Fast-food purveyor Taco Bell flew a group of bloggers from Maryland, Michigan and Missouri to California for a retreat this spring, paid for their lodging and let them spend the day creating new taco and burrito concoctions.
Kraft Foods curried favor with mommy bloggers by bringing some to Los Angeles for the Grilled Cheese Invitational, in an effort to get online parents hungry for cheese.
The rationale is pure economics. The food industry -- from restaurants to supermarkets and manufacturers -- has seen sales slide during the recession and is looking for new ways to reach customers. And the people online they want are parents.
It’s a strategy that recalls post-World War II ad campaigns, in which women touted the benefits of certain laundry soaps and the household brands that would make them a domestic goddess.
“They handle the family budget,” said Amanda Vega, an industry consultant who specializes in social media and public relations. “People read them and believe them, because they’re easy to identify with.”
They also rarely are critical. Christine Young, owner of the From Dates to Diapers blog, has a closet full of free baby products she never liked. She hasn’t mentioned them in her blog.
They’re still there, sitting on the shelves, waiting to be donated.
“My business is not to bash companies,” said Young, 32, who lives in the Sacramento area. “My business is to create buzz for the products and services we enjoy.”
That philosophy has created a rift in the parental blogosphere, between those who take freebies and those who don’t. And companies have learned that backlash over corporate pampering can quickly turn explosive.
The recent Nestle trip was designed to let the bloggers “get a better feel for Nestle” in exchange for consumer input, said organizer Becky Chao, director of the company’s Moms With Kids Insights program.
Nestle set up a Twitter tag and created a website with pictures of the invited mom and dad bloggers to encourage them to talk to their readers.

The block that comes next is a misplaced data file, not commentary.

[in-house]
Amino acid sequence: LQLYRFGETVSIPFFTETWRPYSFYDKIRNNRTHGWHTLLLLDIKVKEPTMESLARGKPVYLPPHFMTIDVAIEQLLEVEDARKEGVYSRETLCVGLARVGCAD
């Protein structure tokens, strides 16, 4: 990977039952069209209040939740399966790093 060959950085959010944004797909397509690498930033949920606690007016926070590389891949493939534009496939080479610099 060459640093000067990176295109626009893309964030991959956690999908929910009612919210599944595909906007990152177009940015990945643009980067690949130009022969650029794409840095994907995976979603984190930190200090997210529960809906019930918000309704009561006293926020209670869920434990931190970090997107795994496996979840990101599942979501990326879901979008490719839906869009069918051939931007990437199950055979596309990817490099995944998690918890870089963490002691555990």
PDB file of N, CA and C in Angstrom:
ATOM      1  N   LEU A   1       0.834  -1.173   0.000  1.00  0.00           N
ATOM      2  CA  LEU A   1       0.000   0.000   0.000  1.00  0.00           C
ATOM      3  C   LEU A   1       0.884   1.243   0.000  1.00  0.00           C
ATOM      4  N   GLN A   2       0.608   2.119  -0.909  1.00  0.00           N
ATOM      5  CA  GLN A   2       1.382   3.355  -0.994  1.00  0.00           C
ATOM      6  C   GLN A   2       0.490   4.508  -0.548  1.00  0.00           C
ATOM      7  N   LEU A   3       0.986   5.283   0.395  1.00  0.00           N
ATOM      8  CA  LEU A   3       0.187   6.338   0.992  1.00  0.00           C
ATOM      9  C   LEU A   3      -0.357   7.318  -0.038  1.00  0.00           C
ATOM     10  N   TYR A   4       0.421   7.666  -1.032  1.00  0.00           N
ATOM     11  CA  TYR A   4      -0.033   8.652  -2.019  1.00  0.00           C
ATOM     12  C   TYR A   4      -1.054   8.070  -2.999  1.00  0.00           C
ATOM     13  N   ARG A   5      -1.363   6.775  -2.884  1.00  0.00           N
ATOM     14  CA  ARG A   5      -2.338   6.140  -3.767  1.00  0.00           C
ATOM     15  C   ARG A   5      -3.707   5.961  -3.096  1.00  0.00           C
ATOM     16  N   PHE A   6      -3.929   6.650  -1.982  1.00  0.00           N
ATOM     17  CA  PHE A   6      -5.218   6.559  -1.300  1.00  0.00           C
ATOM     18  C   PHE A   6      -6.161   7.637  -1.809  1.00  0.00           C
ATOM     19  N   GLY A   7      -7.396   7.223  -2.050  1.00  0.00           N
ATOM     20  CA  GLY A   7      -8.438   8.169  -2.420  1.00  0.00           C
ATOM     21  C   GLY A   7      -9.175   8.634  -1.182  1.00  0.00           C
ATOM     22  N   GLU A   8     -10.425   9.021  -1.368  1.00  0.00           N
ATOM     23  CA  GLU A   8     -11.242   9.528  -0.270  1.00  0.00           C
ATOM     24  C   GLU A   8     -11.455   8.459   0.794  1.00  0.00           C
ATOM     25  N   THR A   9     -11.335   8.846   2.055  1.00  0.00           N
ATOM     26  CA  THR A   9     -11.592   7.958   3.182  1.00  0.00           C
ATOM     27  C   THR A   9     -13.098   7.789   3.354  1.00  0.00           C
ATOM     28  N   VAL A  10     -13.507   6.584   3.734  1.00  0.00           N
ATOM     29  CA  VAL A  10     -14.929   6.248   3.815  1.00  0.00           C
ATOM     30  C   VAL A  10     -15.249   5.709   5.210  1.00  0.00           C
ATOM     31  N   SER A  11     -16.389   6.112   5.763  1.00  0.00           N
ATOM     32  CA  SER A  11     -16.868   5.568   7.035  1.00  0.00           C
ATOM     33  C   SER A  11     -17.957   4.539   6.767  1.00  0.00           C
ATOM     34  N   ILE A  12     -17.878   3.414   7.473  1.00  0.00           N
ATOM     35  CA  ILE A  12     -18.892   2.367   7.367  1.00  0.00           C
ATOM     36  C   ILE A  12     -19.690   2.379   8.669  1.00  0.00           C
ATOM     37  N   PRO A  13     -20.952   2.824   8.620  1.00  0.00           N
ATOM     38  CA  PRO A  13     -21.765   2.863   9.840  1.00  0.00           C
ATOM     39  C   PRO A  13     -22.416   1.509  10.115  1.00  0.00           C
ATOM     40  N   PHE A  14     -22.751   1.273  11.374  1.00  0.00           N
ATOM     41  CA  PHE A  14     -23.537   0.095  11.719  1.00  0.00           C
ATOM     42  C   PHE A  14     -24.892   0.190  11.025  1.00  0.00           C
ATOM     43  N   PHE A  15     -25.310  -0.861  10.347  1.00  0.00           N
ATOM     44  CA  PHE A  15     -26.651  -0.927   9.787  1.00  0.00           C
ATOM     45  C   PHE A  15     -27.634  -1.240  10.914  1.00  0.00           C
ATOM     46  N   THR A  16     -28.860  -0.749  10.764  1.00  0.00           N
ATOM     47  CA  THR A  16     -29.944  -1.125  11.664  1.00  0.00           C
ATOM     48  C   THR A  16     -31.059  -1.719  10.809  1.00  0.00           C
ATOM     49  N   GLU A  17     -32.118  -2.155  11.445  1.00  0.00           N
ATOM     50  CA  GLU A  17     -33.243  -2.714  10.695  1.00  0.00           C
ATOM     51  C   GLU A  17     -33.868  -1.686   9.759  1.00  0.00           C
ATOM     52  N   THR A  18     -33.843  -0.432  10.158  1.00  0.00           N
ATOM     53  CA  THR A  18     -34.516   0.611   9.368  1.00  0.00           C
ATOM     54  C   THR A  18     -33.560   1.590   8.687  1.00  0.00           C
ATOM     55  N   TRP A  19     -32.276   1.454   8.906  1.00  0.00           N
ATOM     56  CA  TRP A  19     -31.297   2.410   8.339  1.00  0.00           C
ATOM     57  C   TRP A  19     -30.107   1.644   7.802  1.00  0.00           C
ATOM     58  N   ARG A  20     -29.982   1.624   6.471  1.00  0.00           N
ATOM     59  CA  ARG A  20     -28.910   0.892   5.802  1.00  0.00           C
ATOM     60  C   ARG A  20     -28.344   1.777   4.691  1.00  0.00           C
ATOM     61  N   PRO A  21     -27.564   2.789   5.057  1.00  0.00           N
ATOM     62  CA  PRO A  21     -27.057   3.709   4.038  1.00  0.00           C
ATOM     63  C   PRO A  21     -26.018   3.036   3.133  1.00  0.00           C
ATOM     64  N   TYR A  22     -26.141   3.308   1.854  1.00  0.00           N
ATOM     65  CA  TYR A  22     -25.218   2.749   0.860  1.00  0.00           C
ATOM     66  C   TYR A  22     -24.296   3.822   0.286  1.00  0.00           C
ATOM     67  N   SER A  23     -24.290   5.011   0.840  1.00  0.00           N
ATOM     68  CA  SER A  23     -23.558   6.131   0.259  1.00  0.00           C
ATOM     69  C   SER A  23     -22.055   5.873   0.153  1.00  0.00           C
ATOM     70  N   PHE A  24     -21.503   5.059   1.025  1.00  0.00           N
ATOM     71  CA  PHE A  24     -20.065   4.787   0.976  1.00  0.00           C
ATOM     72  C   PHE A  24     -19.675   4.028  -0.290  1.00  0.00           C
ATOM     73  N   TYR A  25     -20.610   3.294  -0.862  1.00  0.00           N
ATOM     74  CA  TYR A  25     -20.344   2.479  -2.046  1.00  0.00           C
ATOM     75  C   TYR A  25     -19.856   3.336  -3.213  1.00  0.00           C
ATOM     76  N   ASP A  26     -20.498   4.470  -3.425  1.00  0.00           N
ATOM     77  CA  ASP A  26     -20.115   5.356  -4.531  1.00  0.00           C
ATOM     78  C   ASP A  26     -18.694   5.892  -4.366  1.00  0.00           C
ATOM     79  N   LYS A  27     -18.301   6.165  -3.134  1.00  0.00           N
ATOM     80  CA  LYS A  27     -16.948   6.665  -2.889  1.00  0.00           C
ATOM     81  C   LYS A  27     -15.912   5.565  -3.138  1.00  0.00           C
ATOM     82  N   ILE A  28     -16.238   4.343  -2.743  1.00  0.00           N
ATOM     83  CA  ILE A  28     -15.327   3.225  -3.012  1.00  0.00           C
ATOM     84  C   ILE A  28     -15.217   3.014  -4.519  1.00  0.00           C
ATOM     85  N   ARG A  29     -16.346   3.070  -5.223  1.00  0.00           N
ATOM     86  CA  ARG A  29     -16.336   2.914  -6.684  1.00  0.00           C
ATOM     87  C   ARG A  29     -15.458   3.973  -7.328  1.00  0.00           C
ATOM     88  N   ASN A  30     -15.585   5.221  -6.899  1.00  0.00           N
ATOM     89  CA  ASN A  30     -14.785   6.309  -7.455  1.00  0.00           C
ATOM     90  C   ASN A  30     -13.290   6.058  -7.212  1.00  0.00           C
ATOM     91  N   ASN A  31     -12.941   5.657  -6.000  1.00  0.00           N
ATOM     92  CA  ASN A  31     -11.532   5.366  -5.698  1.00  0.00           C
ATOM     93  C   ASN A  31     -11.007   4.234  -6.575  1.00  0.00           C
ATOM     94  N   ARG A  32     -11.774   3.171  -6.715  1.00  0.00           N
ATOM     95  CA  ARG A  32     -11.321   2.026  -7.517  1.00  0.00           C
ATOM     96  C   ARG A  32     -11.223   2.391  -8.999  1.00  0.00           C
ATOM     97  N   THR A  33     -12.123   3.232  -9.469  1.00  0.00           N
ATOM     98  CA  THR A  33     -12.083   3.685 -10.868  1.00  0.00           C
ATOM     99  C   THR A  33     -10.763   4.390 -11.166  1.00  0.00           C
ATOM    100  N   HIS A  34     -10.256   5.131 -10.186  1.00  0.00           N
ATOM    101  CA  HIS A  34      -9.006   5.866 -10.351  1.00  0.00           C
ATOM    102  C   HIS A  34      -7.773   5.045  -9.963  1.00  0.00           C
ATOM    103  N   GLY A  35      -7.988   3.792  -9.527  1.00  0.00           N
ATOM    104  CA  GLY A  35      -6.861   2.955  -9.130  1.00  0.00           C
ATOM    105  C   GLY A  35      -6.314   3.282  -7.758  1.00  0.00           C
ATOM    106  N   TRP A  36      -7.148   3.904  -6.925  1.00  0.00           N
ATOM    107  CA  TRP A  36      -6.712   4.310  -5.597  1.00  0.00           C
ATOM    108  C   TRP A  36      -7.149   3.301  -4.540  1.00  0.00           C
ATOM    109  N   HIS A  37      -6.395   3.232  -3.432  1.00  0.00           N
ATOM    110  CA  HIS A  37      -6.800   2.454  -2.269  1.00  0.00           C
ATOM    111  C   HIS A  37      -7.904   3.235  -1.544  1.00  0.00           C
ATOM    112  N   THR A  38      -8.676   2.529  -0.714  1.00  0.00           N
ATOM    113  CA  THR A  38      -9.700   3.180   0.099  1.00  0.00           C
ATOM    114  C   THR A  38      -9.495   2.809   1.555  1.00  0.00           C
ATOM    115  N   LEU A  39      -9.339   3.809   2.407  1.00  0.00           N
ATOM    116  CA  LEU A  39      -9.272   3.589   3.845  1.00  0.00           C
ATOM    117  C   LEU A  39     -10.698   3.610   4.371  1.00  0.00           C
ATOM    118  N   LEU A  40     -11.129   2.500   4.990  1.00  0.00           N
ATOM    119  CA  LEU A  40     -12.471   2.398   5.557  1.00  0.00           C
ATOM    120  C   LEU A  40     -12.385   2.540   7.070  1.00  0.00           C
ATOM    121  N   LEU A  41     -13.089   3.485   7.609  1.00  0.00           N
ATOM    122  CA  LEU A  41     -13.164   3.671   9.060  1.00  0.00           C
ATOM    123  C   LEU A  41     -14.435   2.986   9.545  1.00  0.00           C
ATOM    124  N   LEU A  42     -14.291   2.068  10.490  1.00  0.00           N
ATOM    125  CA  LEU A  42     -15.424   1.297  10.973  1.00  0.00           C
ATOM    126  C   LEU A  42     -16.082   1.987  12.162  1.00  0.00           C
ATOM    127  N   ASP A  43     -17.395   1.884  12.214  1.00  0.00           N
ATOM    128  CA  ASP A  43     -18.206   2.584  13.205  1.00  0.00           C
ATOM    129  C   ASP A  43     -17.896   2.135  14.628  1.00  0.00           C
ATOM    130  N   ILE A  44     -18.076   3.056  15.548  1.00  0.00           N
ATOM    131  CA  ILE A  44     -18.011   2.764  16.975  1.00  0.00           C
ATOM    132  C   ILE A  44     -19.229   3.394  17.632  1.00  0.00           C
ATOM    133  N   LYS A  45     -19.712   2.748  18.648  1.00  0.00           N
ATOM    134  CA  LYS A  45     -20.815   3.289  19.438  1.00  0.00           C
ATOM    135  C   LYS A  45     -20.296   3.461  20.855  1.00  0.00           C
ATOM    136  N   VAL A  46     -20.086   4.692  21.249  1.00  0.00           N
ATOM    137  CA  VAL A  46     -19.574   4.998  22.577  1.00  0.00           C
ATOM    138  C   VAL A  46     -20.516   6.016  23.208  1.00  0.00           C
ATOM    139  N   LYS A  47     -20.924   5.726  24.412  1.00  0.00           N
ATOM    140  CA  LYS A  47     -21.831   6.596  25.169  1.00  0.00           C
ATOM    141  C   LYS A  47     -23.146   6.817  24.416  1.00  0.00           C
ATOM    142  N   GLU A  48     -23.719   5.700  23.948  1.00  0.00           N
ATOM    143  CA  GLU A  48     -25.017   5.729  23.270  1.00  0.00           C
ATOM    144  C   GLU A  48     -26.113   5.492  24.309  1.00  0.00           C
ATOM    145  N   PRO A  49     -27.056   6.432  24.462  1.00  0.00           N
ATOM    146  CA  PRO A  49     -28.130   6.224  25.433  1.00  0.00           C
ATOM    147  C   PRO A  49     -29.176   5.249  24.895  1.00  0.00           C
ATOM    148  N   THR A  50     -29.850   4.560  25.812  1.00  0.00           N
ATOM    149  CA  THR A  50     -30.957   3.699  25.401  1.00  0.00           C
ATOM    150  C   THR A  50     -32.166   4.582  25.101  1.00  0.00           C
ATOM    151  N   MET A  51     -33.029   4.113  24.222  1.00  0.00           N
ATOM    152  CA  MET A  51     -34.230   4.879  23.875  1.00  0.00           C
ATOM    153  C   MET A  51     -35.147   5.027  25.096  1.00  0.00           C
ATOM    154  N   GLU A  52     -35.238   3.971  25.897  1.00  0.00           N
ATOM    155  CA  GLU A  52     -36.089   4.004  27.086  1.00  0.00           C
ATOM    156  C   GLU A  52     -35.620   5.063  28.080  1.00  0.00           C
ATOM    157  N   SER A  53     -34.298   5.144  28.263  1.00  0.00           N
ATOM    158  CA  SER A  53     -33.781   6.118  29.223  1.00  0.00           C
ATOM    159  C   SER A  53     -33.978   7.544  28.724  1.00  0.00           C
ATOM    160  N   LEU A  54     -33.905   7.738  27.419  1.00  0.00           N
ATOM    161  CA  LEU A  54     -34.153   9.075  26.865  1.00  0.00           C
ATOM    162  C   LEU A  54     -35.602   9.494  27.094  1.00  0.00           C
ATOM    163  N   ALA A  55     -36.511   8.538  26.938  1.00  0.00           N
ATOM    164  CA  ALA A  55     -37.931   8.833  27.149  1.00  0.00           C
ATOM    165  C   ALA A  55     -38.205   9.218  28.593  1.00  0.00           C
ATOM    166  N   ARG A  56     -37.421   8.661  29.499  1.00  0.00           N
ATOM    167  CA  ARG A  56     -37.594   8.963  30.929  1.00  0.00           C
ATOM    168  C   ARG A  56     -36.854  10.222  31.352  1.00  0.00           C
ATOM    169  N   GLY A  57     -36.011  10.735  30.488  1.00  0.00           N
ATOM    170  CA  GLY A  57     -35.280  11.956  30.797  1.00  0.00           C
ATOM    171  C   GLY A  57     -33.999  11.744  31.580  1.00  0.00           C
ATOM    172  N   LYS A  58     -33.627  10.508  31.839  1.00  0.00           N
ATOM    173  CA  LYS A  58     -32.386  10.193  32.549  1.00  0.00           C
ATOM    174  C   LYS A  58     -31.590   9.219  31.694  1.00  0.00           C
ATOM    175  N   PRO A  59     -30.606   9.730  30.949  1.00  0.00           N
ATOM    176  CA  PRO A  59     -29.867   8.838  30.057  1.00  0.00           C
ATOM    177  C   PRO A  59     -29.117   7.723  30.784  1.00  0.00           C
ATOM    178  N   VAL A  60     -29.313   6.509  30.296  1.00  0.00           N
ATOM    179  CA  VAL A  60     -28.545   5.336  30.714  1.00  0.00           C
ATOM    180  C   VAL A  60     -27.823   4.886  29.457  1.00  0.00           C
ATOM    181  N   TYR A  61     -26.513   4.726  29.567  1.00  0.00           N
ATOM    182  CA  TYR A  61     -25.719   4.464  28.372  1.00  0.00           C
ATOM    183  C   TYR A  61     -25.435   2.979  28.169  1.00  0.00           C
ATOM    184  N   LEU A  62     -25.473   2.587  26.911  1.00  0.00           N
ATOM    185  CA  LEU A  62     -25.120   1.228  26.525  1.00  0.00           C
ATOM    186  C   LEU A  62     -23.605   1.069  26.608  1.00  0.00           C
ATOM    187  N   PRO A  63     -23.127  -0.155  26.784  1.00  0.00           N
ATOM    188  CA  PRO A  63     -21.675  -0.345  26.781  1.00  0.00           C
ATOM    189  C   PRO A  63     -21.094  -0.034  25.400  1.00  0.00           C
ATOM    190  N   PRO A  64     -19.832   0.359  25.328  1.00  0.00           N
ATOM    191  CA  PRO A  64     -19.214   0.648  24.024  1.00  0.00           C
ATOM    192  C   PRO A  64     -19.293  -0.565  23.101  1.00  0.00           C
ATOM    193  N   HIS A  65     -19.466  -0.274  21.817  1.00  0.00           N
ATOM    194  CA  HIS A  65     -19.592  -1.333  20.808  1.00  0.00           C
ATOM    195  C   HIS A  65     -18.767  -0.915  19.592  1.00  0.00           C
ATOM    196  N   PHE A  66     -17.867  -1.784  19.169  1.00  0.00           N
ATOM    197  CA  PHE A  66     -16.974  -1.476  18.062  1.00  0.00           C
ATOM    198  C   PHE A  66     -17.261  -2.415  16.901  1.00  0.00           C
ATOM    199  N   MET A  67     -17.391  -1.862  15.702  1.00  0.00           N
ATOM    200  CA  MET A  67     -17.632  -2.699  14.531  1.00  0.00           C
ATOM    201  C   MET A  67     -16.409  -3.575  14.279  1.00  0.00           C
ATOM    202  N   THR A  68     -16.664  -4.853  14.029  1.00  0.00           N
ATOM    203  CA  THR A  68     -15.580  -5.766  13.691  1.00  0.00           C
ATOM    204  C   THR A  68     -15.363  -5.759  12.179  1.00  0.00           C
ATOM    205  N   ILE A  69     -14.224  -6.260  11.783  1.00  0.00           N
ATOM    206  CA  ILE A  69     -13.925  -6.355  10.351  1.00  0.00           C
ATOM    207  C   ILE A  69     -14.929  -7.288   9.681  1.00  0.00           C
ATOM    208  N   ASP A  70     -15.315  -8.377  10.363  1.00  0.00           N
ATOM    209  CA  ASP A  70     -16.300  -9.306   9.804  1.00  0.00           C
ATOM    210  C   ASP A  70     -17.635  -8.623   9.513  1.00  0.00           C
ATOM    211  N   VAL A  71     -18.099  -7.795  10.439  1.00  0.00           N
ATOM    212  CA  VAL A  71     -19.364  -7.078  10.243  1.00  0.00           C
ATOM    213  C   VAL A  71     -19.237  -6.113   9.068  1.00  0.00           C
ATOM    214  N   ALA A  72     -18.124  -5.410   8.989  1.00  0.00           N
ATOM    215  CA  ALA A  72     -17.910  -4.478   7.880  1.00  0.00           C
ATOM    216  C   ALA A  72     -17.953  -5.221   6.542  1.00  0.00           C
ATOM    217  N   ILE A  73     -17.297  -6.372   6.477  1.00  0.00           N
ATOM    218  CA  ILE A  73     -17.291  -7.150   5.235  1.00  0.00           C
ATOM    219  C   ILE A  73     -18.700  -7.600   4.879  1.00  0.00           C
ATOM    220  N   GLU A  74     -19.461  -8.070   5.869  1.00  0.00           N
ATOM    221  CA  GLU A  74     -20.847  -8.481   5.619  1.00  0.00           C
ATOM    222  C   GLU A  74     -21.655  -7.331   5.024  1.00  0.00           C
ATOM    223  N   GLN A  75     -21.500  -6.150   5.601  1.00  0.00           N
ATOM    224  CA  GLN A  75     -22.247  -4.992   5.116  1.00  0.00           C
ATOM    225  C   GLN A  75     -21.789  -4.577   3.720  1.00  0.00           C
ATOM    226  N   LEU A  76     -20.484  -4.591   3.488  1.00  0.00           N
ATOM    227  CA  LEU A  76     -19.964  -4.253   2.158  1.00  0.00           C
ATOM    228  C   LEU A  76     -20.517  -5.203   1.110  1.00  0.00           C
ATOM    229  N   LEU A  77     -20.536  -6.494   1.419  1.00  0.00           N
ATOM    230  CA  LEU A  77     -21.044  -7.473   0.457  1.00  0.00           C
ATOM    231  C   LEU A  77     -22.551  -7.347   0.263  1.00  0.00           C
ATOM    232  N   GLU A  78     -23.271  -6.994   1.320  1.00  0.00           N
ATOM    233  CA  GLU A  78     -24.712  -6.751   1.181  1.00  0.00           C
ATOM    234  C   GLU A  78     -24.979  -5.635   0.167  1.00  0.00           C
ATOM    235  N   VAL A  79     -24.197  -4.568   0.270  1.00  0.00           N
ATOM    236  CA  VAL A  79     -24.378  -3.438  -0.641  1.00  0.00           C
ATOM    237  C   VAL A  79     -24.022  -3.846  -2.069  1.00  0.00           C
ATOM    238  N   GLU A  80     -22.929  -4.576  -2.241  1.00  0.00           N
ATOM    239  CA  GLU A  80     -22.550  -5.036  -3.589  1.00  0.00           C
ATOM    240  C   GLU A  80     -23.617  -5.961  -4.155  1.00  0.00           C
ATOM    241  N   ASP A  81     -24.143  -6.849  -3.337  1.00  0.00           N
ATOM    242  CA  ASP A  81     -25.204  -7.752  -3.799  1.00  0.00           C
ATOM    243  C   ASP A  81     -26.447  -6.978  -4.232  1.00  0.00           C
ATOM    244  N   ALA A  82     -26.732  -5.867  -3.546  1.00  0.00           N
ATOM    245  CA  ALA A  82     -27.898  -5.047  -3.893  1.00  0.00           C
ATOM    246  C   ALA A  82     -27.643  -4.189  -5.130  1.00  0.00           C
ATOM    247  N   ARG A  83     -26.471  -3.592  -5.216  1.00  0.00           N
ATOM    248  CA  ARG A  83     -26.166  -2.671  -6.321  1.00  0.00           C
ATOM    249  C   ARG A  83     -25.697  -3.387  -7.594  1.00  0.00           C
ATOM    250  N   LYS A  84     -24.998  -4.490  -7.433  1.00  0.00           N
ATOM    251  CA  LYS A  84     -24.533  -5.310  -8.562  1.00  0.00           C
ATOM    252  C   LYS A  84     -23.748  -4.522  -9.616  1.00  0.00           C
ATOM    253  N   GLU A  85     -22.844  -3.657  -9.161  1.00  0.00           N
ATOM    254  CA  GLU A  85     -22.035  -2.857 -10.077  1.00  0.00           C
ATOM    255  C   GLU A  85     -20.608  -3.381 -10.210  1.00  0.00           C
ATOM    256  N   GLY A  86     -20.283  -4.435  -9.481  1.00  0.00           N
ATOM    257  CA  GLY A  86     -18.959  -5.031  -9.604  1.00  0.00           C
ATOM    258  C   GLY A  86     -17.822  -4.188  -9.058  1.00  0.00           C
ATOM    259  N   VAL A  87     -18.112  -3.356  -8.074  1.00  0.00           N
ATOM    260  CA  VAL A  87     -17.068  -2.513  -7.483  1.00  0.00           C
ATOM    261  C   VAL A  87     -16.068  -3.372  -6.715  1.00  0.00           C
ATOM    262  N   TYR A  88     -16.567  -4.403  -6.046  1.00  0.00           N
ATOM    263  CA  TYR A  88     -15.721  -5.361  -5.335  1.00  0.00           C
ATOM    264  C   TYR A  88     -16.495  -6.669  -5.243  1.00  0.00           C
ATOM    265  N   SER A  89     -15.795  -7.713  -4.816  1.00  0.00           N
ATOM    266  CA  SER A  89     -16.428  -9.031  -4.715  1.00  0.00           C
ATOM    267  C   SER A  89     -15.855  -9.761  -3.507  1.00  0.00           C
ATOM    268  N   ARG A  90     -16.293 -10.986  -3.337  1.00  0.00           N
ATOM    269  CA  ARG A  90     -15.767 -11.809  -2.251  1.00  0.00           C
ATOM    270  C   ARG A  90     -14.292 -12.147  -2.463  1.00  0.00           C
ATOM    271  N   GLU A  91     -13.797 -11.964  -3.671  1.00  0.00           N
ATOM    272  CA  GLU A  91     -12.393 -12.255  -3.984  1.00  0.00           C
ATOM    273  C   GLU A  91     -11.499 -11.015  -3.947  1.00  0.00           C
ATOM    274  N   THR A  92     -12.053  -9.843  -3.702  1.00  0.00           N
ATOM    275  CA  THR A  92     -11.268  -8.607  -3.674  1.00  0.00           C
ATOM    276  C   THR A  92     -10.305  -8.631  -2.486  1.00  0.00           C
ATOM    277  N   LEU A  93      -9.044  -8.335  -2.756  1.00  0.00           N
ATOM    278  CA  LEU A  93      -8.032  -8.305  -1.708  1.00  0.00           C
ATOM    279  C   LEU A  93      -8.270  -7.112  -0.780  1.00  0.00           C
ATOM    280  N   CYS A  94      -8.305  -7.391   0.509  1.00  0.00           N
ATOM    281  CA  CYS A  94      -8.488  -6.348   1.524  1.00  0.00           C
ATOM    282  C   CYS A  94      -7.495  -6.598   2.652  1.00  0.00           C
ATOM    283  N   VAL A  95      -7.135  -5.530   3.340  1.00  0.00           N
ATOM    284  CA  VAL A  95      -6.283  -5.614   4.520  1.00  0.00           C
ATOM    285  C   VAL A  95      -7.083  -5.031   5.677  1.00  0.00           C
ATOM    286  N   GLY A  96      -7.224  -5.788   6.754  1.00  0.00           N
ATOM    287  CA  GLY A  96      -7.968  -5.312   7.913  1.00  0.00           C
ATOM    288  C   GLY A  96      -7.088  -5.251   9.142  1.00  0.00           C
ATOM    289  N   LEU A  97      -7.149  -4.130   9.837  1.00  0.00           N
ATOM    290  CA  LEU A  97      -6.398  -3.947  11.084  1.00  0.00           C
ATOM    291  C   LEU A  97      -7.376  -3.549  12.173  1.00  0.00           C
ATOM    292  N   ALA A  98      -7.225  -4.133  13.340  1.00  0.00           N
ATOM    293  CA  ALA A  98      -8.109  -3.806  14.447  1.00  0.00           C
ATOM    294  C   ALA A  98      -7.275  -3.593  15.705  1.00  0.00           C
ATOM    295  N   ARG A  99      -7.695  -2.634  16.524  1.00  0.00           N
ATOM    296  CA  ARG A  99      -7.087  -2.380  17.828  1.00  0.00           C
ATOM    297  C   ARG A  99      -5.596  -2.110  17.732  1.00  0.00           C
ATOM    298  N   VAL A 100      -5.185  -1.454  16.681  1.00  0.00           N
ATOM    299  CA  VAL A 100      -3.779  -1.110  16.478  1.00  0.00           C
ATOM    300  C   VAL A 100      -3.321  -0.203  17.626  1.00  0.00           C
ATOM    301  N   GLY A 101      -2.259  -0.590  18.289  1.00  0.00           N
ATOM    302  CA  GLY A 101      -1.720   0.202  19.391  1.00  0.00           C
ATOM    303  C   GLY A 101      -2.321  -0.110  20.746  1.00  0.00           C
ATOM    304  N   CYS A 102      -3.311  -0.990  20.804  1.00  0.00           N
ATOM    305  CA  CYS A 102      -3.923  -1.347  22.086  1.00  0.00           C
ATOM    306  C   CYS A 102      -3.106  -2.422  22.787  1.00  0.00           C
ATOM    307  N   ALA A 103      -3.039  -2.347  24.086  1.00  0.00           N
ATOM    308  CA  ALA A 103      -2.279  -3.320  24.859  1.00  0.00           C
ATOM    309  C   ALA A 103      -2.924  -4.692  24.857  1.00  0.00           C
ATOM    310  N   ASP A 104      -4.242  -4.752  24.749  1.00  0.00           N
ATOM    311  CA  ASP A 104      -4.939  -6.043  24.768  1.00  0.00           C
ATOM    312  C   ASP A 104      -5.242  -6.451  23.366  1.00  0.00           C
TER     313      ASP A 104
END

And the company intentionally made its recent event a lavish one “to make the bloggers feel comfortable while they were here, away from their families,” Chao said.
But critics of the company countered that the event was a public relations ploy in reaction to an ongoing boycott of Nestle for marketing baby milk formula as a substitute for breast feeding in developing countries.
In fact, before the trip, critics reached out to the bloggers invited to California and urged them to not go.
No one canceled.
As the event got underway, the online conversation quickly turned into an online battlefield. The company’s Twitter channel was so inundated with anti-Nestle messages, and nasty accusations aimed at the attendees, that it was essentially shut down. The company, caught off guard, let the parents field questions aimed at executives until finally stepping into the fray.
Afterward, thousands of people joined Facebook groups dedicated to boycotting the company, according to critics of the company.
“I do think they should have done a bit of due diligence in researching the company before choosing to be associated with them and to accept a free trip from them,” said Annie Urban, author of the PhD in Parenting blog and the person credited with kicking off the Nestle brouhaha.
“It is one thing to cluelessly pick up a Nestle chocolate bar in the store, but it is another thing altogether to accept an all-expenses-paid trip and agree to have your face and name on a Nestle Family Bloggers page.”
As for those who just say no, they fret about their credibility being tainted. Tales of unreported luxury suites and cross-country trips made Liz Gumbinner cringe so much that she helped launch Blog With Integrity. The goal is to rally support for demarcating the line between personal observations and paid posts.
“It’s easy to paint everyone as product whores,” said Gumbinner, 41, who lives in Brooklyn and has run her Mom101 blog since 2006. “They’re not. I think sometimes they’re just naive.”